Nearly half-a-million taxpayer dollars for community garden while Nowra gets neglected: Gilmore Greens Candidate calls out ‘obscene’ pork-barrelling
“A single community garden in the marginal seat of Gilmore, that was granted nearly half-a-million taxpayers’ dollars, is scraping the absolute bottom of the pork-barrel,” Greens candidate Carmel McCallum has declared.
Gilmore Greens candidate Carmel McCallum says there is a “small” community garden project in the marginal seat that received $407,000 in a closed non-competitive approval by the Department of Infrastructure, Transport, Regional Development and Communications. Another $4,748 was granted as Open Competitive, from the Department of Social Services.
“This single community project was given an obscene amount of taxpayer dollars without an application or any due diligence. There is simply no fairness in that,” Ms McCallum said.
“There are many community organisations in Nowra which would have loved a share of that.
“Community gardens are great initiatives and grow community spirit as well as healthy food and beautiful flowers, but that much money for a single project is obscene and unfair pork-barrelling.”
Ms McCallum said the federal Liberal government’s decision to award its political party’s supporters with an over-generous and unequal grant smacks of the very grubby behaviour that warrants the kind of investigation only an independent Commonwealth integrity commission could bring.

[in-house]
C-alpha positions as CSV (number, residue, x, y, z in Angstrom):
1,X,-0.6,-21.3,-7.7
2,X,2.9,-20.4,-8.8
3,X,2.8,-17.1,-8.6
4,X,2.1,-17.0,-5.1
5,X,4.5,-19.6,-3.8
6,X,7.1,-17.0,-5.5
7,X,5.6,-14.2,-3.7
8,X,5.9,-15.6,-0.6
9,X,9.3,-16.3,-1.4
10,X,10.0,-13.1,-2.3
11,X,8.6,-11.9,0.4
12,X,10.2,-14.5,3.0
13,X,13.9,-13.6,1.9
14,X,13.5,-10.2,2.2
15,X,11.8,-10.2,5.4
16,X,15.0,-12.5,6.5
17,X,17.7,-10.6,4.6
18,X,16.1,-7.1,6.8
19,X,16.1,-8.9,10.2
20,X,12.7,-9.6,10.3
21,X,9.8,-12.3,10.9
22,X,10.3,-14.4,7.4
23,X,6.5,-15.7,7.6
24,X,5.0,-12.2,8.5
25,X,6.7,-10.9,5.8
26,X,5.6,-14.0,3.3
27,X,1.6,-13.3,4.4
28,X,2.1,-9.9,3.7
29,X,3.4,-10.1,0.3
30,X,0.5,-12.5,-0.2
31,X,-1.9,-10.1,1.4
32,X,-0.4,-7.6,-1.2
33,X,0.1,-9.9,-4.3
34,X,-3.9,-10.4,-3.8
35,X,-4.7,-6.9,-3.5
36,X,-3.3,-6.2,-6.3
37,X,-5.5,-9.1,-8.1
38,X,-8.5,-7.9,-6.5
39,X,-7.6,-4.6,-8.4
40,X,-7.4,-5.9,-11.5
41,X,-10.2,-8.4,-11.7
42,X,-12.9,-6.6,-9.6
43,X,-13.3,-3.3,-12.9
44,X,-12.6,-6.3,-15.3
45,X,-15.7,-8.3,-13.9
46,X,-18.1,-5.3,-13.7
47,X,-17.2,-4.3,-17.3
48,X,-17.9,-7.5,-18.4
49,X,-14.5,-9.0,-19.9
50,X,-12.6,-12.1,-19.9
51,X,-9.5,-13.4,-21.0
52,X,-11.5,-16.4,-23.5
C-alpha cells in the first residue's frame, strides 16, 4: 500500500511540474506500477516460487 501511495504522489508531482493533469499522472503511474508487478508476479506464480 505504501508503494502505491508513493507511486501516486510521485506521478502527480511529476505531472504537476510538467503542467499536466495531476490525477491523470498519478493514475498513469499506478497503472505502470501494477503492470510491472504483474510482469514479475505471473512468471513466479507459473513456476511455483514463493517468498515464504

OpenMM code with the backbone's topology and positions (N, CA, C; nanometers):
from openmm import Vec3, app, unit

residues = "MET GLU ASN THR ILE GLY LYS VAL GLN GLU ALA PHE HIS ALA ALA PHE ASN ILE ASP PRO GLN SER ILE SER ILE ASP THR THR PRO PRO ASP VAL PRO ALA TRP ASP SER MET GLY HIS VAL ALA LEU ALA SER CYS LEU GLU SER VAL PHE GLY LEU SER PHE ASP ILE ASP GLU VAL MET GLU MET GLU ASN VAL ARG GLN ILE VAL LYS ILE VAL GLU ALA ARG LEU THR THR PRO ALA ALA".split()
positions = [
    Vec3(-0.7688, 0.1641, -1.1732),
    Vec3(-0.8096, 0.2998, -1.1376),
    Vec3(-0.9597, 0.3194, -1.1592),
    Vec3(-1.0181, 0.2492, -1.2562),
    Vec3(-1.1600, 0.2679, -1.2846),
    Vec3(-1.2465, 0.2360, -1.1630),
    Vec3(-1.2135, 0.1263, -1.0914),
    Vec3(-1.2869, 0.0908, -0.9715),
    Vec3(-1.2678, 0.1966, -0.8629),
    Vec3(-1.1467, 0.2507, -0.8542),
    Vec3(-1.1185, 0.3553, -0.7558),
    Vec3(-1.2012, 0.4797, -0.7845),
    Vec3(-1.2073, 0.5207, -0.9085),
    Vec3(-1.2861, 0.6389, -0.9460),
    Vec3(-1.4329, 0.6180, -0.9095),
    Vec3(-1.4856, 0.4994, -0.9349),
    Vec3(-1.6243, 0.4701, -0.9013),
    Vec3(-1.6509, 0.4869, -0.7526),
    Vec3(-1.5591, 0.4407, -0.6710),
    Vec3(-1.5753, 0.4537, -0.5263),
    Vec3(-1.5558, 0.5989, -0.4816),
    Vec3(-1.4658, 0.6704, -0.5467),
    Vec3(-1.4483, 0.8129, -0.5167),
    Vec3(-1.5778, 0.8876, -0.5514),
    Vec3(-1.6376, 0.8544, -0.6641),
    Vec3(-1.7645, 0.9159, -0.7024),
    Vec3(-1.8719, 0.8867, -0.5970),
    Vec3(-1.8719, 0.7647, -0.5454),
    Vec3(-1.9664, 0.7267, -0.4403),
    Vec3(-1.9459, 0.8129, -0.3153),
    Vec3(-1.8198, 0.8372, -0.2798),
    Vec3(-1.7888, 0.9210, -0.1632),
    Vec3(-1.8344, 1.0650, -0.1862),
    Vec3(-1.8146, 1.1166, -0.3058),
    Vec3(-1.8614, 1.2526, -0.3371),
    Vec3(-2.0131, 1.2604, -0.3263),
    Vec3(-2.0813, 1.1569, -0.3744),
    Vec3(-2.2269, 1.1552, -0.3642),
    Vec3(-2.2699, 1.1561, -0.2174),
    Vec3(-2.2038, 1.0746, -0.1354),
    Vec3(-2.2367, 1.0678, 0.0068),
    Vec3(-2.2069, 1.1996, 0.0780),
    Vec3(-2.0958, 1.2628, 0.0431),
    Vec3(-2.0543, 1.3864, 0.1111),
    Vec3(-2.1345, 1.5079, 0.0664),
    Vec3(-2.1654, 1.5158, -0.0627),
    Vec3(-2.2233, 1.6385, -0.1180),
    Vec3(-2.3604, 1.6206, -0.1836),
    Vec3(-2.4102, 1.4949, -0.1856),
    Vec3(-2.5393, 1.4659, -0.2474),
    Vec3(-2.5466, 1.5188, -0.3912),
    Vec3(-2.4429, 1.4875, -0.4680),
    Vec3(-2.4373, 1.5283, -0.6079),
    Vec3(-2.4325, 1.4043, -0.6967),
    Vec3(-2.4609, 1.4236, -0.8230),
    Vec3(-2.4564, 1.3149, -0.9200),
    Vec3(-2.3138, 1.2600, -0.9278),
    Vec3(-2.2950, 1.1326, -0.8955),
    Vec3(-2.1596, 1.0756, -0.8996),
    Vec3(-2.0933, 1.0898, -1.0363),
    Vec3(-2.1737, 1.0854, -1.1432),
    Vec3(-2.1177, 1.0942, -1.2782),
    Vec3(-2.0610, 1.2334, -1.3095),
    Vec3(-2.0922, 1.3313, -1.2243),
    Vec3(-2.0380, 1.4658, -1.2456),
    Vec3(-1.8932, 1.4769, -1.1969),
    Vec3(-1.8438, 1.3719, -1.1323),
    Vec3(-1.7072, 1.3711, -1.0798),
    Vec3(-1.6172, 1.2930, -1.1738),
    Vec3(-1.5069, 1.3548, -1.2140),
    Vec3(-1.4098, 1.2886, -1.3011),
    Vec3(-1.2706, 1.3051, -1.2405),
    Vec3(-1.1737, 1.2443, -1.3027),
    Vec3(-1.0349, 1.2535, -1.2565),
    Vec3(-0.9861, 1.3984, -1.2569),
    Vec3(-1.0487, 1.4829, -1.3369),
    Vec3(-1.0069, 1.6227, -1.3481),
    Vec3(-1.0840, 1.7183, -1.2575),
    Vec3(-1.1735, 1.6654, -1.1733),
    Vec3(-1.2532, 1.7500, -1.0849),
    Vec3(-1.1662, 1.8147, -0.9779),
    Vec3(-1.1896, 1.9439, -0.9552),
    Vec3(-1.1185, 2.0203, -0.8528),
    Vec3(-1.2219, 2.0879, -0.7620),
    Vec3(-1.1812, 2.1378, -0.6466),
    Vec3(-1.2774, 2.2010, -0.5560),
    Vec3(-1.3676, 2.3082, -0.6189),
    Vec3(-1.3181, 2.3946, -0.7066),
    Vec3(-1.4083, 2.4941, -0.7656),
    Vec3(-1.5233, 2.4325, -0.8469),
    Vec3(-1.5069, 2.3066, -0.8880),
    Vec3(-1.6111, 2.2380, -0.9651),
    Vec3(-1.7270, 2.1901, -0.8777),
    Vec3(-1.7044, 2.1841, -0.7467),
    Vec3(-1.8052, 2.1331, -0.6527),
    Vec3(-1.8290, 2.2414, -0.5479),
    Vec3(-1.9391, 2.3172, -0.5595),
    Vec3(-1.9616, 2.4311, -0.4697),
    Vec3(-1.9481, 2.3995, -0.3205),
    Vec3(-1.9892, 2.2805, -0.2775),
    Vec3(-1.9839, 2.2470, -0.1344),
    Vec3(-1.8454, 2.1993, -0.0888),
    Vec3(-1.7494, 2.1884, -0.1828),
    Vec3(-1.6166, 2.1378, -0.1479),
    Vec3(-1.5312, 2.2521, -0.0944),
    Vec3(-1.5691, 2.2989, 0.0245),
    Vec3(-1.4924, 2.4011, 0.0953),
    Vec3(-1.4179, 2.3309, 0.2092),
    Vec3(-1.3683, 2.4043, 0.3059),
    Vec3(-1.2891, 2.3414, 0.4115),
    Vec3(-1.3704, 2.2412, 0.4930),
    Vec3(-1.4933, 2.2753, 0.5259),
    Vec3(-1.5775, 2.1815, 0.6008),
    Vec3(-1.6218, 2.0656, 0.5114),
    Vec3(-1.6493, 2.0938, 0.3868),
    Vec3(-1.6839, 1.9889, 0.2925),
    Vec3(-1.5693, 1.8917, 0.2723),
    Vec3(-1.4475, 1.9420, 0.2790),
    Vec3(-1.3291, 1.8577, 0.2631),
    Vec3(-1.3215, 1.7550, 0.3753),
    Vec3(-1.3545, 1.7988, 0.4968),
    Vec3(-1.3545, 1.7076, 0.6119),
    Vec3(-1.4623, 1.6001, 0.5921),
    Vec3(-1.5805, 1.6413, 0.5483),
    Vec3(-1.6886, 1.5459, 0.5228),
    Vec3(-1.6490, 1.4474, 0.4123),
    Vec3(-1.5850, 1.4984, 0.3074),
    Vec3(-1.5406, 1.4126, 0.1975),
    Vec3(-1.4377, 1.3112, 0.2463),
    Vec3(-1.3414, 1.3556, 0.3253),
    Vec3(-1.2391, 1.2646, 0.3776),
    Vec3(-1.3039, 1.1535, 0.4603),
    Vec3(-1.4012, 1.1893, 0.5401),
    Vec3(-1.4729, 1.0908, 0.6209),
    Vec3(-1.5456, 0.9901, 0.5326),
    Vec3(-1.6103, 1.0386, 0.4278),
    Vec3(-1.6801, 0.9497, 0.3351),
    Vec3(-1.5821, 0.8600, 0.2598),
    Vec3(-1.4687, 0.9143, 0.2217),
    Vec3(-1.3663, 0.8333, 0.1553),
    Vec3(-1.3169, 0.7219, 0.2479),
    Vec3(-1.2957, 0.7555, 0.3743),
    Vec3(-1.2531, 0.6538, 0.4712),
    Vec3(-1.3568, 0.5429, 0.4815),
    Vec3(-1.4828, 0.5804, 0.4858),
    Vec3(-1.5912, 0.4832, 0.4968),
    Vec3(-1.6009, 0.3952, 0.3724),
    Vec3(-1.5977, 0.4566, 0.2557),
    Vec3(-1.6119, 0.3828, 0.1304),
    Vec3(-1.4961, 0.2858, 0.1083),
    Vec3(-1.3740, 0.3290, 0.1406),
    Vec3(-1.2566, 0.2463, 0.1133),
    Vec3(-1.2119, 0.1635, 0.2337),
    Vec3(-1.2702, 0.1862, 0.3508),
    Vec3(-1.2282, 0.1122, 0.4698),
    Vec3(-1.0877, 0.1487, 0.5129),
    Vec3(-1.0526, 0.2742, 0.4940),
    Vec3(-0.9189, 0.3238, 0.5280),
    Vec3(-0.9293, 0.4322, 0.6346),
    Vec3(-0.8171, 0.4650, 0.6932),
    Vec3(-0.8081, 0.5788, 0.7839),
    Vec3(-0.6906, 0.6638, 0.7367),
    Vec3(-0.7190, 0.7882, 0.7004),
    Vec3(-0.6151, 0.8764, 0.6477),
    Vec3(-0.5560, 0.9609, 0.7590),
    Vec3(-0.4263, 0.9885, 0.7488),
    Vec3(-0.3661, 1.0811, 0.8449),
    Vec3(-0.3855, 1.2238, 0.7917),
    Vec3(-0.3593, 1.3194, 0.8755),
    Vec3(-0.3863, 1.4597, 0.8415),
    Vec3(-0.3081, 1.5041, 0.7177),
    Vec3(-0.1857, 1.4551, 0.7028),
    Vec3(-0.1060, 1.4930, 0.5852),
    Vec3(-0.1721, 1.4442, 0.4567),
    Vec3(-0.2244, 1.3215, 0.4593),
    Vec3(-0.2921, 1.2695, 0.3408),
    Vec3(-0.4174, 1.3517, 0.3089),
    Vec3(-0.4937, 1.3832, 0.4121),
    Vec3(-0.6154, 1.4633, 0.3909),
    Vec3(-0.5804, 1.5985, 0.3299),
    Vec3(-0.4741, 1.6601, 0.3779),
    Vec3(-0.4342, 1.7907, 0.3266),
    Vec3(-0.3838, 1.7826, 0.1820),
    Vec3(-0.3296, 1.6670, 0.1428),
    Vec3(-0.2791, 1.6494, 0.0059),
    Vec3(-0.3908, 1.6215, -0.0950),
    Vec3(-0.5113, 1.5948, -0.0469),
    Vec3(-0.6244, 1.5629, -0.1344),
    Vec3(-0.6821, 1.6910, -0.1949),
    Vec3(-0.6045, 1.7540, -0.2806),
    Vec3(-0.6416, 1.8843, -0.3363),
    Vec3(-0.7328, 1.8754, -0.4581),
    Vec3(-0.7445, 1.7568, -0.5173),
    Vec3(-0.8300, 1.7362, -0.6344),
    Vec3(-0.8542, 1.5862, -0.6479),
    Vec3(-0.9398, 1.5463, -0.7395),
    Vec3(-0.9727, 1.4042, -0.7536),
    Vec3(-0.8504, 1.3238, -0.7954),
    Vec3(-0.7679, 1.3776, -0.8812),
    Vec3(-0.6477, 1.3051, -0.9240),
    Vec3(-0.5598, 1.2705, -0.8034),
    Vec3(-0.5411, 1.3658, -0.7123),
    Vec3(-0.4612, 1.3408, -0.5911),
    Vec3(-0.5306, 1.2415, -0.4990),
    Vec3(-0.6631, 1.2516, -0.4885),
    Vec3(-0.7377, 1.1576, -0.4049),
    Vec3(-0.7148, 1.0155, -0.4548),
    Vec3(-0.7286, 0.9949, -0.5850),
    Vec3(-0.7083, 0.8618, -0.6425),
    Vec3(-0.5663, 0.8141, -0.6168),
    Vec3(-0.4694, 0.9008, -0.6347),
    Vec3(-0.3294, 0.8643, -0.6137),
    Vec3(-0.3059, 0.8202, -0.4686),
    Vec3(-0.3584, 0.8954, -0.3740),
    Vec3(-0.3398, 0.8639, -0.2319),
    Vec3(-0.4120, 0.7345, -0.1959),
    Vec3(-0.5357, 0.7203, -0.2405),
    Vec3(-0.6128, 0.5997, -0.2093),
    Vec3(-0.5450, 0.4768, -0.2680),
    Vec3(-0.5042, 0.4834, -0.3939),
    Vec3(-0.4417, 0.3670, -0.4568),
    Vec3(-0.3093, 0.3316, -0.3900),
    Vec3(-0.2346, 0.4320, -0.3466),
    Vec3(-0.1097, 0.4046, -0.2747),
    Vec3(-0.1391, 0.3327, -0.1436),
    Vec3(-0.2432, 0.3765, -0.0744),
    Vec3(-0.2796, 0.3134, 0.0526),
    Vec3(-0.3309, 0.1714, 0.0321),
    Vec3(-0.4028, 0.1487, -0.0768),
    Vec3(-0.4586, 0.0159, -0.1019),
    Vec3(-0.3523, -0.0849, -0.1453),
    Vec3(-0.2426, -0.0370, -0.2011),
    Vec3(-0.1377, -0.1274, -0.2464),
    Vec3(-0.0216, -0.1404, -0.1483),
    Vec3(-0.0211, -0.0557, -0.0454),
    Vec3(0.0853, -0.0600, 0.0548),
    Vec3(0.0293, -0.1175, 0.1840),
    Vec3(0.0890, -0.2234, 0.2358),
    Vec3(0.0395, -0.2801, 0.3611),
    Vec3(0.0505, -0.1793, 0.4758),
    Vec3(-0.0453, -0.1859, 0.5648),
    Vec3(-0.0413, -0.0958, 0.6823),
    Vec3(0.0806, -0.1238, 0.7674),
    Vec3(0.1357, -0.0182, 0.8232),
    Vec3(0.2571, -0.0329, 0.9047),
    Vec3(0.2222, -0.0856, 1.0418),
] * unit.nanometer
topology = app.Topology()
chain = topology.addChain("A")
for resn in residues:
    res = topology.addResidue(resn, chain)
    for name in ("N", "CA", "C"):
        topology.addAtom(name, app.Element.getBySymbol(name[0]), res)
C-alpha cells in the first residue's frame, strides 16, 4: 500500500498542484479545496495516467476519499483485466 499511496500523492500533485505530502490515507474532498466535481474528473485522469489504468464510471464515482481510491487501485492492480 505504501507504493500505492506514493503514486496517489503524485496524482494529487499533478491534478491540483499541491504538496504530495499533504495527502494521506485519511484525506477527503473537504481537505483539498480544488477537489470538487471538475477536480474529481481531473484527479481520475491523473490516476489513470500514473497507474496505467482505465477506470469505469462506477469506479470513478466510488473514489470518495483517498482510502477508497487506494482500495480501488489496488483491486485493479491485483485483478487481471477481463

Ms McCallum declared that the evidence for her assertion is available on the Australian Government Grant Connect website.
Prime Minister Scott Morrison shut down debate on Helen Haines’ federal integrity bill in November 2021, which had support from The Greens, Labor and other crossbenchers, and had already passed the senate.
“No wonder Australians don’t have any faith in politicians and cannot believe how far the standards in the Parliament have slipped,” Ms McCallum said.
“The Morrison government’s reluctance to table even its own weak integrity bill raises suspicions that there is much to hide.”
Callala Community Garden project – Grant Award View – GA77476
Waiting for a solar powered bus that won’t come to Nowra
An electric bus trial was conducted from February to June in 2019, started just before the state election, and ran until just after the federal election. The trial, using a Chinese-made Yutong bus, ran from Bomaderry to Kiama and was initiated by the NSW Department of Transport.
Andrew Constance was NSW Transport Minister at the time.
“I coincidentally attended the launch at Bomaderry station. Member for Kiama Gareth Ward and Member for South Coast Shelley Hancock were there, as were the King family, owners of the Nowra bus company Premier Transport Group, known locally as Nowra Coaches,” Ms McCallum said.
“The Nowra bus company has two sheds covered in solar panels, presumably to charge the bus.
“But questions remain unanswered about who paid for these panels, and if it was through a state funded trial grant, then why after three years is there no report, and no obligation to return any benefit to the community. It reeks of cronyism,” Ms McCallum said.